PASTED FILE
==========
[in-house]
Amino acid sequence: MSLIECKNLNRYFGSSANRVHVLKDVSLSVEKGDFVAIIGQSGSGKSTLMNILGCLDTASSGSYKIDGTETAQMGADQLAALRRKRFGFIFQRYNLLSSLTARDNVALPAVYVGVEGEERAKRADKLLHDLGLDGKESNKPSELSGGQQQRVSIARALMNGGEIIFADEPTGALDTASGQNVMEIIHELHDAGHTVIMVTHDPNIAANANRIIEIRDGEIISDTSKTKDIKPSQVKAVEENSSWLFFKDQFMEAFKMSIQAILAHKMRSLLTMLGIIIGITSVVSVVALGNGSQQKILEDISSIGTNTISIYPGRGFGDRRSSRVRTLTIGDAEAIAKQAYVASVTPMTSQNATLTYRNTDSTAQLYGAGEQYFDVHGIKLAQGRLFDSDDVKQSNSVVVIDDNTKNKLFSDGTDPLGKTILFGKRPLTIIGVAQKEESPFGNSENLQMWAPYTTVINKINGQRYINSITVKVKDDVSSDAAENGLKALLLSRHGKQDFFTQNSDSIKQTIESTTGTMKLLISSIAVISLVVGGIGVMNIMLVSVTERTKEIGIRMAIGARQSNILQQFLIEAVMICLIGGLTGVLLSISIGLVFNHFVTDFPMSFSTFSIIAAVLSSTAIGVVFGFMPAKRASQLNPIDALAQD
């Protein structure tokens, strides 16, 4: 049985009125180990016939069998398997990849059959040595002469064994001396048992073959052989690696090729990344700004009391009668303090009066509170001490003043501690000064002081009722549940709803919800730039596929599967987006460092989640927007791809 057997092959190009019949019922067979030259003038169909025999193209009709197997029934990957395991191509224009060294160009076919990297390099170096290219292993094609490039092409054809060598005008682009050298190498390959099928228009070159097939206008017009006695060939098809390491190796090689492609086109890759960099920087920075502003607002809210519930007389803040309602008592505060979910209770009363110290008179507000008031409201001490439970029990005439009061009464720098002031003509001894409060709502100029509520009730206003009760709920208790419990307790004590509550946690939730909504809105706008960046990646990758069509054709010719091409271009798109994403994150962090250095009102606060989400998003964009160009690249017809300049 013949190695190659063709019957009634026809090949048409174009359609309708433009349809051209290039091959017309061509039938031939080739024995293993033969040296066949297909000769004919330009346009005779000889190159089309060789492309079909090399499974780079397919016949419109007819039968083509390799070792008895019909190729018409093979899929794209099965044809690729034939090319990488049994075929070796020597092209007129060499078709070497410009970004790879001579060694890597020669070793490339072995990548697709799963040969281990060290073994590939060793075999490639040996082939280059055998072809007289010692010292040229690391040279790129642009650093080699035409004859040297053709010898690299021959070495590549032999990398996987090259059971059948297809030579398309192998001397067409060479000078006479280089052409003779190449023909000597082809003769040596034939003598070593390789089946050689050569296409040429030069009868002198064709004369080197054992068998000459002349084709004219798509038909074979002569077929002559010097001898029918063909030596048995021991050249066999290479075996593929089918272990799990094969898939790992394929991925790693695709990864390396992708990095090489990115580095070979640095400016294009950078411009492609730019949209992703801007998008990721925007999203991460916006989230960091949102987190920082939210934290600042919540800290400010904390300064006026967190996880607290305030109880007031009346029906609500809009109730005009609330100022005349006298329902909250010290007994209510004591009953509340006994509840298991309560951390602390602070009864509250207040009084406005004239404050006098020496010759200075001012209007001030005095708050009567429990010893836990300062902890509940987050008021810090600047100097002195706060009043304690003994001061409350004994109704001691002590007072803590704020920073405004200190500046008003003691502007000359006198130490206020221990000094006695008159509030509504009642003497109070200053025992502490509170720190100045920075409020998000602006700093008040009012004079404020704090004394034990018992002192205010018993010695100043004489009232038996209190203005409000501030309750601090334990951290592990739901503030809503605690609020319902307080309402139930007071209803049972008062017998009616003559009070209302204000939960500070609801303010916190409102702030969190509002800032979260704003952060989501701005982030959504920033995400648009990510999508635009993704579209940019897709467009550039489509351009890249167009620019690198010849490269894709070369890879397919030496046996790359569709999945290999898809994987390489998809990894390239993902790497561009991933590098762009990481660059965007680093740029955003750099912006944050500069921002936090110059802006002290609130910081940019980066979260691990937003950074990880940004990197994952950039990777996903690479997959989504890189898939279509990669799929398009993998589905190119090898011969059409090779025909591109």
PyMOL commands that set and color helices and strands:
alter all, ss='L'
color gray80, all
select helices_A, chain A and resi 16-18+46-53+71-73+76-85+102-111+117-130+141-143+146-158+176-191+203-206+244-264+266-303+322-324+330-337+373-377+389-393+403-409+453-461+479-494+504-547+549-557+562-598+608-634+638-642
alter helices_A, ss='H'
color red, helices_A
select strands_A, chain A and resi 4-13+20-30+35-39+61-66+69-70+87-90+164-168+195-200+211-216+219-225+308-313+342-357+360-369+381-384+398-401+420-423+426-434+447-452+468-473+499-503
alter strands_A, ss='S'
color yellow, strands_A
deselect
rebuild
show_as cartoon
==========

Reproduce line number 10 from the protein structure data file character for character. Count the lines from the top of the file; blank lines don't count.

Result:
select strands_A, chain A and resi 4-13+20-30+35-39+61-66+69-70+87-90+164-168+195-200+211-216+219-225+308-313+342-357+360-369+381-384+398-401+420-423+426-434+447-452+468-473+499-503